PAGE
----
Person taking apartment keys

What is a Condominium Lien in Rhode Island?

When you reside in a condominium, you own your own space, but the common areas must be kept up by someone. Someone must be responsible for snow removal, electricity, and the like. That’s one of the main reasons for a condominium association. A condominium association collects fees from the unit owners in order to fund its annual budget. But what happens when a unit owner fails to pay his or her fees in a timely manner?

A “Super Priority Lien”

In Rhode Island, the condominium association will have a lien on a unit for fines imposed against its owner once it has been due. Condominiums also have what is often referred to as a “super priority lien.” Under the Rhode Island Condominium Act, all unit owners share a contractual and statutory obligation to pay these common fees in a timely manner. Should a unit owner fail to do so, he or she can be divested of their title to the unit and the association will have an automatic lien against the unit. 

This condominium lien is like a mortgage in how it is enforced: by non-judicial foreclosure. Once 60 or 90 days have passed since the fees were owed, the association will send the unit owner a notice of delinquency. Unless the association and the unit owner can come to an agreement for payment or he or she pays the overdue fees, the title of the unit is ordered and reviewed with a notice sent to the owner of the initial mortgage of the unit.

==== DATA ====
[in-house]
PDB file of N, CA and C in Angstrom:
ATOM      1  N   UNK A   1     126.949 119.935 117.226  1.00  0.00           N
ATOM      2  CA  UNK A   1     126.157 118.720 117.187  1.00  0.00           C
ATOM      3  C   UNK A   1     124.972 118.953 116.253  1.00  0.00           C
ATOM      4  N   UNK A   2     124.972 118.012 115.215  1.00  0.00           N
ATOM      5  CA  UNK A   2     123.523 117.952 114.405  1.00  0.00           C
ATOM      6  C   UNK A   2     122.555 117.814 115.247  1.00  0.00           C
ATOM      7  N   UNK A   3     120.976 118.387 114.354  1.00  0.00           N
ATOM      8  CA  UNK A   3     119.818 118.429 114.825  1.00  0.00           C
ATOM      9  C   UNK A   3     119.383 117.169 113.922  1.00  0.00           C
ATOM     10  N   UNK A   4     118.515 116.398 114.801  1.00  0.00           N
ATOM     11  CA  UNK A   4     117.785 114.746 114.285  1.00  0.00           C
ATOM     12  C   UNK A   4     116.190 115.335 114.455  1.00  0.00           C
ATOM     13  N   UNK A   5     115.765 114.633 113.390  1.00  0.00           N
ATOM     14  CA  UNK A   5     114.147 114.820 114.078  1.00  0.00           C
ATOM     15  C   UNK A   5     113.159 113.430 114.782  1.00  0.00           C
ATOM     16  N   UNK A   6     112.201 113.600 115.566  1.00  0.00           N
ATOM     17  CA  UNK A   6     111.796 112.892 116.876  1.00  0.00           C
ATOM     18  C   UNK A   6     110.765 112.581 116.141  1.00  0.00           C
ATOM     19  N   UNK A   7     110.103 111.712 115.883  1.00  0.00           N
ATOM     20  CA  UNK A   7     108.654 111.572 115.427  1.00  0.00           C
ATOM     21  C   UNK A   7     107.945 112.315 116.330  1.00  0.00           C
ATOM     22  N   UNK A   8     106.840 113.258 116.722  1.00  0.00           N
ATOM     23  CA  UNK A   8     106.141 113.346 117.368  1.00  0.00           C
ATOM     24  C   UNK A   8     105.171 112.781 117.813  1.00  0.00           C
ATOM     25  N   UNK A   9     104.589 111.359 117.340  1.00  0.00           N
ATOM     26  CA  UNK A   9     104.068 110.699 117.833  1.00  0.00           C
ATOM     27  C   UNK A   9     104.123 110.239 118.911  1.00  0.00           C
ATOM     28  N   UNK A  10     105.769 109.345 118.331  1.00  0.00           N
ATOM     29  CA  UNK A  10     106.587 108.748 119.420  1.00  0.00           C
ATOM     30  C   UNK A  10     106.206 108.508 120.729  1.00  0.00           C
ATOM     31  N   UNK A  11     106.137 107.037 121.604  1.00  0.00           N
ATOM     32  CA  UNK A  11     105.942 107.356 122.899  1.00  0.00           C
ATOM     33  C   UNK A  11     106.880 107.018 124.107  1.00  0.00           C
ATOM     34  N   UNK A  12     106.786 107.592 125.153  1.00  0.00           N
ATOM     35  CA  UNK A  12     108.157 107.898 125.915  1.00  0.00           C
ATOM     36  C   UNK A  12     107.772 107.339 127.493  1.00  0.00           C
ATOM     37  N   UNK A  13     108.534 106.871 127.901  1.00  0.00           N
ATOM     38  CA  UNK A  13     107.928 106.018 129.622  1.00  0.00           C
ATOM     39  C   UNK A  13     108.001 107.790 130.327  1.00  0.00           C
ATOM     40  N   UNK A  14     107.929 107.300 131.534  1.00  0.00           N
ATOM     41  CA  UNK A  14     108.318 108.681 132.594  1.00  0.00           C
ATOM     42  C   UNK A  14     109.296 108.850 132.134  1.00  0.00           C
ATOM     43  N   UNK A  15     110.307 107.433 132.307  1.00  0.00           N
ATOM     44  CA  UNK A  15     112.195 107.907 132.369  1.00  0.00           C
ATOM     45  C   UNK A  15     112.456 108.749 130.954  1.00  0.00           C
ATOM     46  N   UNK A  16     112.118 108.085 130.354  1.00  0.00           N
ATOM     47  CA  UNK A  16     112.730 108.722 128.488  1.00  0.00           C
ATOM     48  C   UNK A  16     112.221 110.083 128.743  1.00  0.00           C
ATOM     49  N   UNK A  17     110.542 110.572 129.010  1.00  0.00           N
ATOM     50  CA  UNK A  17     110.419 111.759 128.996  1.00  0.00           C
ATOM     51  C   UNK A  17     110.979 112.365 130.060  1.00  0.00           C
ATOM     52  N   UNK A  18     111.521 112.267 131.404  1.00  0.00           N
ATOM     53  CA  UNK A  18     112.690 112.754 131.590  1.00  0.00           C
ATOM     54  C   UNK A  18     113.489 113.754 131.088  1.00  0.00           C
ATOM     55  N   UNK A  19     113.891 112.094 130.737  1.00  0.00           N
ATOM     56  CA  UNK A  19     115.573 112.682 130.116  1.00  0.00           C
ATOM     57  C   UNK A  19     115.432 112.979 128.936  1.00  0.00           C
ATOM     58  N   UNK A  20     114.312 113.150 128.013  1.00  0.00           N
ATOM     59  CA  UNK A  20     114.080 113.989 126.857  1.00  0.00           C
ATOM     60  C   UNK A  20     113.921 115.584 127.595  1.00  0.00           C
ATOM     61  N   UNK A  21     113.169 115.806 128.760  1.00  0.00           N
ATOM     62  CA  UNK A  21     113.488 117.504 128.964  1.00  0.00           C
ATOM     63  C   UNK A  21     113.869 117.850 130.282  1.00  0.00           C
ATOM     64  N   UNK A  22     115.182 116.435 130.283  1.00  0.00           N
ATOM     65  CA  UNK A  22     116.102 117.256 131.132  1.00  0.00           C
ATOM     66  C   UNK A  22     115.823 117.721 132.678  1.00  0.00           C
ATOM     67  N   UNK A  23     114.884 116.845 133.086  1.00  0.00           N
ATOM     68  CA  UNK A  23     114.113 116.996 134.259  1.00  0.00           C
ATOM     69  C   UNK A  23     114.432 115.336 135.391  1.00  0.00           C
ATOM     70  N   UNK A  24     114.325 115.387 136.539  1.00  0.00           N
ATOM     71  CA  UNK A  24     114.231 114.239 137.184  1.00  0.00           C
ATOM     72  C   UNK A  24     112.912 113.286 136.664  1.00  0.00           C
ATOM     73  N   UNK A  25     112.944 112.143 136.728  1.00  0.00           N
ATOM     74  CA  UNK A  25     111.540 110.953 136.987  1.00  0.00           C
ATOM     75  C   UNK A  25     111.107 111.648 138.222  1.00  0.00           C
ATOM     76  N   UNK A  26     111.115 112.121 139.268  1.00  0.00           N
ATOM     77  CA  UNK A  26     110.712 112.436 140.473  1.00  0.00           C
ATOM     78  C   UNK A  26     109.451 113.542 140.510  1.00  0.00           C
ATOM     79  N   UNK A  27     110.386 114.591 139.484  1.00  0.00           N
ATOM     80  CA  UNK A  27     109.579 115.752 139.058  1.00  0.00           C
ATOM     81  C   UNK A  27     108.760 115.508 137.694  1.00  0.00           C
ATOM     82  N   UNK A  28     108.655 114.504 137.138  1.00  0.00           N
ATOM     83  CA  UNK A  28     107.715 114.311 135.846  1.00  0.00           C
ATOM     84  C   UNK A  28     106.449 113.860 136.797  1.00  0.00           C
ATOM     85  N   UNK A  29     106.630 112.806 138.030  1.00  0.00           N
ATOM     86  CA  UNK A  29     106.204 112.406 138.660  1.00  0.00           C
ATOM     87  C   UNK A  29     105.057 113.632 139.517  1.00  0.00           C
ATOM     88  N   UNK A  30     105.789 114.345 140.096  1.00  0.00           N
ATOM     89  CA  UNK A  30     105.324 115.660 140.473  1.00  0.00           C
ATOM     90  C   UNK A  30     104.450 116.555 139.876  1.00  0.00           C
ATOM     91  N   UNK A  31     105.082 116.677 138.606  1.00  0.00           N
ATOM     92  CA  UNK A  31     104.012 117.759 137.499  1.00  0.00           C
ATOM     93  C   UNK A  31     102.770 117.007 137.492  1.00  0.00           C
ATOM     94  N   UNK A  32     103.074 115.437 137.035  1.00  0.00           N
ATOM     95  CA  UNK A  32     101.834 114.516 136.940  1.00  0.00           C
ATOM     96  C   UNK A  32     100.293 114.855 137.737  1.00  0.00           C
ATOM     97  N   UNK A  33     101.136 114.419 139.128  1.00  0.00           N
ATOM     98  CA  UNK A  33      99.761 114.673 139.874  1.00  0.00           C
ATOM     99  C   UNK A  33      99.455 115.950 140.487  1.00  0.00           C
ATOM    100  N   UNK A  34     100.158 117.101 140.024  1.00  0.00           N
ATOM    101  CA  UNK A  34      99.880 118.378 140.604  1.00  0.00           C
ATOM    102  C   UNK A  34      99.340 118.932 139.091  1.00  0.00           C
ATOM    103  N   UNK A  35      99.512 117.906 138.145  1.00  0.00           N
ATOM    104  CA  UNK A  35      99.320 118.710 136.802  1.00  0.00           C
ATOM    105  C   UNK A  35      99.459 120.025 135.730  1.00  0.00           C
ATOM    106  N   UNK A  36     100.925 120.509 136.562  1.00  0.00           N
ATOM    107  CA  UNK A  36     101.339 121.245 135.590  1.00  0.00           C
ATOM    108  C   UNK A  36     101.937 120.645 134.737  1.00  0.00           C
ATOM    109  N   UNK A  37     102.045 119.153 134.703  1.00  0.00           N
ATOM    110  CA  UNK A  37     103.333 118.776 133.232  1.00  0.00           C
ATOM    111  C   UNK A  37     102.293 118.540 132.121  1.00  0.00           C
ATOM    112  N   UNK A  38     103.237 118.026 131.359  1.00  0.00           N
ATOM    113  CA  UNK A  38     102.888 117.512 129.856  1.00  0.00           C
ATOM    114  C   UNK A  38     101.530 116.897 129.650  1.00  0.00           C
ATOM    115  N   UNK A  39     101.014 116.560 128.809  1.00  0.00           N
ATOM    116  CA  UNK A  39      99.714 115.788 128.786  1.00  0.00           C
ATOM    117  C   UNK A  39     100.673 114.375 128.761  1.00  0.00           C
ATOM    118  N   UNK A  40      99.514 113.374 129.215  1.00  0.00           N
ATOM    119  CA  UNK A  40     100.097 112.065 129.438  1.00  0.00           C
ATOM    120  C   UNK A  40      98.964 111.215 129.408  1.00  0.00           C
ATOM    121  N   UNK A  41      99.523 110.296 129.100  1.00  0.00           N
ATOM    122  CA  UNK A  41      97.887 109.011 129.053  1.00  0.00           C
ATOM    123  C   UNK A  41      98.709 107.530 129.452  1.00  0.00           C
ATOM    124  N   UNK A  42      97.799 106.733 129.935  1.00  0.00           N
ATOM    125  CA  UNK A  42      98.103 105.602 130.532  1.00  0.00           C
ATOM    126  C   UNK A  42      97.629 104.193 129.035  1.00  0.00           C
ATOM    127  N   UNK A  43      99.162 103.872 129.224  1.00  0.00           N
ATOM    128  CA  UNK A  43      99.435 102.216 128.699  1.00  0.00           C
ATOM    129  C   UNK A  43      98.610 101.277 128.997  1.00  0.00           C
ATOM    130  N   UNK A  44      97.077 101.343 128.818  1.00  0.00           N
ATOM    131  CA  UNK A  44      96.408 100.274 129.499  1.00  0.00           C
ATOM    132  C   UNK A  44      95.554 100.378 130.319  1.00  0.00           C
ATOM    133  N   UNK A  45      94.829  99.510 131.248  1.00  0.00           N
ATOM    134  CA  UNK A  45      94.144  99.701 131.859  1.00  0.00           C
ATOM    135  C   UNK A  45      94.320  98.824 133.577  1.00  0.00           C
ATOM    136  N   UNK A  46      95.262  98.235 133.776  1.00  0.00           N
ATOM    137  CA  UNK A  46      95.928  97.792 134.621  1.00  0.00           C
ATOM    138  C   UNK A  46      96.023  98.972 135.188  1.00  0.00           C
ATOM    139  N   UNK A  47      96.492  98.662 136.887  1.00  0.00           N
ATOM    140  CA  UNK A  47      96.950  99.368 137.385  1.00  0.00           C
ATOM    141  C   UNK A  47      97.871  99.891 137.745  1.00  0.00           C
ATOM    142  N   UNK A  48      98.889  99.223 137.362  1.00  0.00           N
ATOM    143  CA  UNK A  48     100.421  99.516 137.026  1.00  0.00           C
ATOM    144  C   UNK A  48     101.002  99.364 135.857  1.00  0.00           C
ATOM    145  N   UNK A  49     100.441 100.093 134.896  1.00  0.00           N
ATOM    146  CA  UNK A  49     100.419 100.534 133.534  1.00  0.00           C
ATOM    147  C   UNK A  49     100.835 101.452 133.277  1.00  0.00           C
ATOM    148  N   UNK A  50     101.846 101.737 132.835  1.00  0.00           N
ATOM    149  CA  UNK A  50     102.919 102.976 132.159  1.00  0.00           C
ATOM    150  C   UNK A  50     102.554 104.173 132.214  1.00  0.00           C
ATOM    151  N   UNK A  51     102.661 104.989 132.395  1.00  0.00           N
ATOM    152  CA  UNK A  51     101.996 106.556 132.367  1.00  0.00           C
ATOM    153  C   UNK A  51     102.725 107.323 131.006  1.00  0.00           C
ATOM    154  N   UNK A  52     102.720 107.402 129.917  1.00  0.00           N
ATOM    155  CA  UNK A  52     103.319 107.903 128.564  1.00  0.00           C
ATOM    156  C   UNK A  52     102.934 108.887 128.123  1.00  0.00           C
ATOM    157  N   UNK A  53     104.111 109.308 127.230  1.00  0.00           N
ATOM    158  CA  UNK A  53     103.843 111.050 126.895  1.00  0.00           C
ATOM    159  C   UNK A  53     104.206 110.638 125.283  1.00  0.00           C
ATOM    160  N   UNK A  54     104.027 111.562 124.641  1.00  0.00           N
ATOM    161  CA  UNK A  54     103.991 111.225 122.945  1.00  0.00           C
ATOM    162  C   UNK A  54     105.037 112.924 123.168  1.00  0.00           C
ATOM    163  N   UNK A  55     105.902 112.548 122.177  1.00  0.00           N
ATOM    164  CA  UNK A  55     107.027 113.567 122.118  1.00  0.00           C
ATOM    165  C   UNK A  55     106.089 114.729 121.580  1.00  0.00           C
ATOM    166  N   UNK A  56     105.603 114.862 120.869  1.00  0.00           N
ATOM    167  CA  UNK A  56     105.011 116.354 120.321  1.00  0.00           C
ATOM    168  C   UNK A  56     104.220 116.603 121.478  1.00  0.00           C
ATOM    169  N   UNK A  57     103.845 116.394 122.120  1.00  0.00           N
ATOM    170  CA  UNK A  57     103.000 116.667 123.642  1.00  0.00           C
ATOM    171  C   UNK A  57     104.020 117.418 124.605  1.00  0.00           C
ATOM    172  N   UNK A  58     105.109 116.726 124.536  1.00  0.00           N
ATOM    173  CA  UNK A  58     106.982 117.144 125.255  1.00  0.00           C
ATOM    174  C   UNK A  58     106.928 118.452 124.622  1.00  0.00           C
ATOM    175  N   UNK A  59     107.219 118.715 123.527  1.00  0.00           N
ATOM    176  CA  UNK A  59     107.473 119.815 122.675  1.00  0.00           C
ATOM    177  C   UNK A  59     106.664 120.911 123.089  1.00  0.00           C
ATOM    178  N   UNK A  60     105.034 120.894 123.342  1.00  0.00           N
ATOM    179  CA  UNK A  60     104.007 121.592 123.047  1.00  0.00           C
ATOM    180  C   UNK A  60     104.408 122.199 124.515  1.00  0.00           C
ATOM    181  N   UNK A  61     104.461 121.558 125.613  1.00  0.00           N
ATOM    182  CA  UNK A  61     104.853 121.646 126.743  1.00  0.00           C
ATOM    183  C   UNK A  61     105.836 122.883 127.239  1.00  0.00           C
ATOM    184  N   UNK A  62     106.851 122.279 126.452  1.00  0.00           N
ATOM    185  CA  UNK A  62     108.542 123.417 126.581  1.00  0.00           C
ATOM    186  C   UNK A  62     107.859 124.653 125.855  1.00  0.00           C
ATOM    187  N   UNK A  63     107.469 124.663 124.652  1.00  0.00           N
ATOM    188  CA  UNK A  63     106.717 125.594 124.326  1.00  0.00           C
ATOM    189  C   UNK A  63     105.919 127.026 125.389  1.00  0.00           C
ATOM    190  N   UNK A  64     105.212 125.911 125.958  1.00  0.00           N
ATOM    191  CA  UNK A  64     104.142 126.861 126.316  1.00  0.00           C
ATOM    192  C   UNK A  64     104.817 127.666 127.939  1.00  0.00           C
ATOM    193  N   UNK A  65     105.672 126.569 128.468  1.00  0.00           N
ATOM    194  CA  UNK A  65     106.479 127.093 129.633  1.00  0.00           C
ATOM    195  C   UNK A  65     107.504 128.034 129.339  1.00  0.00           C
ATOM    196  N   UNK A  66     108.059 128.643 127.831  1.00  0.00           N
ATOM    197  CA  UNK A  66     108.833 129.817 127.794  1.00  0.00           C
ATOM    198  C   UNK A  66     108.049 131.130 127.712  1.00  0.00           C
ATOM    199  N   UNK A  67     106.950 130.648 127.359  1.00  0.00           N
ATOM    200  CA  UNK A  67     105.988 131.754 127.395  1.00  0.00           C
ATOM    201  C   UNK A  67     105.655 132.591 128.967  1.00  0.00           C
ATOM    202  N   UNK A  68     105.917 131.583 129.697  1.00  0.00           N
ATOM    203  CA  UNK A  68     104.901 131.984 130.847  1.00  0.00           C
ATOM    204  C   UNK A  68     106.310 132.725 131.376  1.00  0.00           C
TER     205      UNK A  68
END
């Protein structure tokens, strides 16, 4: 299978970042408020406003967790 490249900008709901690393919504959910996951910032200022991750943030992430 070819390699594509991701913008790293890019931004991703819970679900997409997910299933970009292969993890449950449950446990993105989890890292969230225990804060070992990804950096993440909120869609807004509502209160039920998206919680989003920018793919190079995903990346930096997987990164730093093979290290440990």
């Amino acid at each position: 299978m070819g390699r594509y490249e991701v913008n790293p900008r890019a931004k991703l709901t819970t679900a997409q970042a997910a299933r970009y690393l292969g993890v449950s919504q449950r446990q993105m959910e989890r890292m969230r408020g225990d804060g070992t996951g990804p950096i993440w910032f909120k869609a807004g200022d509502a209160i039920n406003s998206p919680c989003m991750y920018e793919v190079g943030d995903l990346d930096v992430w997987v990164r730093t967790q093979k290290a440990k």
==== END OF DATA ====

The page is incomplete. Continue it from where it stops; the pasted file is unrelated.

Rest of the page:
The Initial Mortgagee is Involved

It’s important to note that condominium liens in Rhode Island are given priority status – even before the initial mortgage concerning six months of assessments, $2,500 in attorney’s fees, and $5,000 in collection fees. In such a situation, the initial mortgage holder will often pay the condo board the overdue fees. 

If the fees are still not paid, the association can then move to close on the lien and will send another notice to the owner of the unit and the first mortgagee. The association then has the right to sell the unit at a public auction. After the auction is held, the board is required to send a notice to the first mortgagee within seven days. It must include the bid amount and the identity of the bidder. Then the mortgagee has up to 30 days to pay the association in order to redeem the unit. 

Palumbo Law Helps Those in Rhode Island with their Condominium Concerns

At Palumbo Law, our experienced Rhode Island Condominium Law attorneys work strategically to help our clients to get what they deserve. We have deep experience working on issues concerning condos and understand how to deal with them. To learn more or to schedule a free consultation, call us today!